|2 CORINTHIANS |
After writing 1 Corinthians, Paul continued his ministry at Ephesus. This ministry was so successful that “they which dwell in Asia heard the word of the Lord Jesus, both Jews and Greeks” (Acts 19:10). Not so successful, however, was his attempt to solve the problems at Corinth. Even after the writing of 1 Corinthians, trouble continued to grow worse, especially the Corinthians' harsh attacks upon Paul. Divisions within the church and their attacks upon Paul denied the very essence of the gospel that “God was in Christ, reconciling the world unto himself; and hath committed unto us the word of reconciliation” (2 Corinthians 5:19).
Contacts between Paul and the Corinthians continued. Reports from Corinth indicated increasing hostility toward Paul. Timothy, whom Paul had sent with the hope that he could resolve the problems, returned to Ephesus and was with Paul when he wrote 2 Corinthians (2 Corinthians 1:1).
Paul made a painful visit to Corinth that is not recorded in Acts. Second Corinthians contains three references to this visit. After making this visit, Paul wrote, “But I determined this with myself, that I would not come again to you in heaviness” (2 Corinthians 2:1). The first visit of
Acts 18:1-18 was not a painful visit; therefore, the painful visit was a second visit. Also,
2 Corinthians 12:14 and
2 Corinthians 13:1 indicate that Paul's forthcoming visit would be his third visit.
Paul also wrote a letter of strong rebuke that he regretted after sending it (2 Corinthians 7:8). Later, he rejoiced because the letter provoked them to repentance. Titus probably was the bearer of this letter (2 Corinthians 8:7,
2 Corinthians 8:16-17). This letter was not preserved unless it is
2 Corinthians 10-13 of 2 Corinthians.
After Titus departed for Corinth, Paul left Ephesus. His heart was heavy because of Corinth. He expected Titus to meet him at Troas with news of reconciliation. Titus did not meet him. Even though Paul found an open door at Troas, his heart was so heavy that he could not minister (2 Corinthians 2:12-13). He went on to Macedonia, where Titus finally met him (2 Corinthians 7:6-7) and reported improved conditions at Corinth. In response, Paul wrote 2 Corinthians, promising an early visit to them.
Questions have been raised concerning the unity of 2 Corinthians. These questions concern
2 Corinthians 6:14-7:1 and
2 Corinthians 10-13. Some see
2 Corinthians 6:14-7:1 as a part of the previous letter mentioned in
1 Corinthians 5:9. Two arguments favor this view: (1) The verses interrupt the thematic connection between
2 Corinthians 6:13 and
2 Corinthians 7:2. (2) Their content fits the description of the letter in
1 Corinthians 5:9. Two arguments oppose this view: (1) There is no manuscript evidence for these verses ever existing outside of 2 Corinthians. (2) It was characteristic of Paul to insert other matters into his main argument.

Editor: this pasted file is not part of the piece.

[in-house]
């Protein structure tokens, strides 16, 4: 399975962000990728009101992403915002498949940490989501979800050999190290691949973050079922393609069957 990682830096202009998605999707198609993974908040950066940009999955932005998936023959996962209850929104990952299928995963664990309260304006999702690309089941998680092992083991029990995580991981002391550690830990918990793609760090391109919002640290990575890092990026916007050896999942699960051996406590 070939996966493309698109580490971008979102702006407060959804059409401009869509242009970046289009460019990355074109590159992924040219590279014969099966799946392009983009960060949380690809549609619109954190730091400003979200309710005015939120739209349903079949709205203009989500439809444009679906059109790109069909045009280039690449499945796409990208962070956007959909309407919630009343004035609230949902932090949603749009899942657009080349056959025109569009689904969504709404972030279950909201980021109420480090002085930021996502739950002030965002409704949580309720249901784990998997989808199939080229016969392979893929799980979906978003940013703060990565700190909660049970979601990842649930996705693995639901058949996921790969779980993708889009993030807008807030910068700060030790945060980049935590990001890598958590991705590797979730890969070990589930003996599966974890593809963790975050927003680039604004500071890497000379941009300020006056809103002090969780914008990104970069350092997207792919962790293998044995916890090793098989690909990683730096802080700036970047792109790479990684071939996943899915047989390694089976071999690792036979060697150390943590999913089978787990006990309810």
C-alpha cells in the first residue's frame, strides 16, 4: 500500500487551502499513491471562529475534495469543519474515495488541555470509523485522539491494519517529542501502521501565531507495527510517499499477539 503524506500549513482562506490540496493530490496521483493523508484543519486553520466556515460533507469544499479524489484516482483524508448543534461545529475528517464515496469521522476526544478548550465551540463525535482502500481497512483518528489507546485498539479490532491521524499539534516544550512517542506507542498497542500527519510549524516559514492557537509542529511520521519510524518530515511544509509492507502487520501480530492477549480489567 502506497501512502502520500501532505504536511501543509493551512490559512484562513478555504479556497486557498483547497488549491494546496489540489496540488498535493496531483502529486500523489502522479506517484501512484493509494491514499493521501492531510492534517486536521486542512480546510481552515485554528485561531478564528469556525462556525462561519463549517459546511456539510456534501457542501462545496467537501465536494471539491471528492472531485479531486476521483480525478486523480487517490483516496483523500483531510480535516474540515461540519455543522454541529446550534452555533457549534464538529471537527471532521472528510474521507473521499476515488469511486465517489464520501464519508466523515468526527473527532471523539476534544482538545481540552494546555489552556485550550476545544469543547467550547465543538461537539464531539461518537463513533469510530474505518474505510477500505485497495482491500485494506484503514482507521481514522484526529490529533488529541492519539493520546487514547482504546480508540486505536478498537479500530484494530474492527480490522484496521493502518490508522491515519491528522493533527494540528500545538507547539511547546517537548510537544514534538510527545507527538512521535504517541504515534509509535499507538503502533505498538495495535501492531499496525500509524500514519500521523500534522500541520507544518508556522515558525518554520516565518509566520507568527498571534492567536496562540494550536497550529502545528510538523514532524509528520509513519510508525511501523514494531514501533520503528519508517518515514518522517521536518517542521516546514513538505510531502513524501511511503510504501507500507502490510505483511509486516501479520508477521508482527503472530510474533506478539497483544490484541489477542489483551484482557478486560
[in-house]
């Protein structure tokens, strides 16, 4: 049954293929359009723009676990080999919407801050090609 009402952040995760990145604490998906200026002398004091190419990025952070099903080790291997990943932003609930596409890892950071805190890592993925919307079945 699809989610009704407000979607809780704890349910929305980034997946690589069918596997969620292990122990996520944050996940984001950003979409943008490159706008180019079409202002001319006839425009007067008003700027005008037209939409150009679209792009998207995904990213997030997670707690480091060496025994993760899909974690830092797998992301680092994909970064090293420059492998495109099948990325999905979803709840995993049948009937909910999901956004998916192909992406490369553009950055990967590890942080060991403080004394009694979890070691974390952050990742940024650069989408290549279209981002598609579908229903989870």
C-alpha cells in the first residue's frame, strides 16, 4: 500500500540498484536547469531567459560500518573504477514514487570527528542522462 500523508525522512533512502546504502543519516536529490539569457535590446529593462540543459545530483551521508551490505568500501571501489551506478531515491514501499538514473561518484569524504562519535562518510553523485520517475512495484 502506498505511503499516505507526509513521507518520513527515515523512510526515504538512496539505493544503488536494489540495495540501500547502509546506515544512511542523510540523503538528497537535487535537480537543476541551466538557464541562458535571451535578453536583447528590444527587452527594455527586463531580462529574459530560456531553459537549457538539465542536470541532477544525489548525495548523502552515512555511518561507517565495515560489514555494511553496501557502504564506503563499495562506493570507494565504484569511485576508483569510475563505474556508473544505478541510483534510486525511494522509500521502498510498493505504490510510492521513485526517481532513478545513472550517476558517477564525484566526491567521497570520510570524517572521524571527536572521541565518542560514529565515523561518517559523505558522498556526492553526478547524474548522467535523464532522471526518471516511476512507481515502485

The suggestion has been made that chapters 10–13 refer to the letter written “out of much affliction and anguish of heart” (2 Corinthians 2:4). Two arguments favor this: (1) The tone changes between
2 Corinthians 9:1 and
2 Corinthians 10:1.
2 Corinthians 1-9 reflect restored relations and the absence of hostility.
2 Corinthians 10-13 are filled with rebuke and Paul's defense of his apostleship and conduct. (2)
2 Corinthians 1-9 reflect Paul's joy and optimism. This is hard to account for if even a minority remained stubborn. Two arguments are given against
2 Corinthians 10-13 being the harsh letter: (1) There is no manuscript evidence for such a division. (2)
2 Corinthians 1-9 could be addressed to the repenting majority and
2 Corinthians 10-13 to an unrepenting minority.
We can be sure that all was written by Paul and is God's message given to Paul through divine inspiration. Paul wrote 2 Corinthians to deal with problems within the church and to defend apostolic ministry in general and his apostleship in particular. In so doing, Paul revealed much about himself, his apostleship, and his apostolic ministry. This epistle is essential for anyone who would know as much as possible about Paul.
Second Corinthians is relevant for today in its teachings concerning ministers and their ministries. Among these teachings are the following: (1) God was in Christ reconciling the world to Himself and has given to us a ministry of reconciliation. (2) True ministry in Christ's name involves both suffering and victory. (3) Serving Christ means ministering in His name to the total needs of persons. (4) Leaders in ministry need support and trust from those to whom they minister.
Salutation (2 Corinthians 1:1-3)
I. The Nature of Apostolic Ministry (2 Corinthians 1:3-7:16)
A. Defined in terms of Paul's relations with the Corinthians (2 Corinthians 1:3-2:17)
B. Defined in light of its glory and shame (2 Corinthians 3:1-7:16)
II. The Expression of Apostolic Ministry Through the Collection for Jerusalem (2 Corinthians 8:1-9:15)
A. Examples of sacrificial giving (2 Corinthians 8:1-15)
B. Care in handling the collection (2 Corinthians 8:16-24)
C. An appeal for a generous response (2 Corinthians 9:1-15)
III. Paul's Defense of His Apostolic Ministry (2 Corinthians 10:1-12:13)
A. Defended by answering allegations (2 Corinthians 10:1-18)
B. Defended by resorting to the foolishness of boasting (2 Corinthians 11:1-12:13)
IV. Paul's Future Plans (2 Corinthians 12:14-13:10)
A. Anticipation of a third visit to Corinth (2 Corinthians 12:14-21)
B. Paul's warning that he will deal forthrightly when he comes (2 Corinthians 13:1-10)
Farewell (2 Corinthians 13:11-14)
See Claudius; Gallio; New Testament Chronology; Paul; and Roman Empire.
R. E. Glaze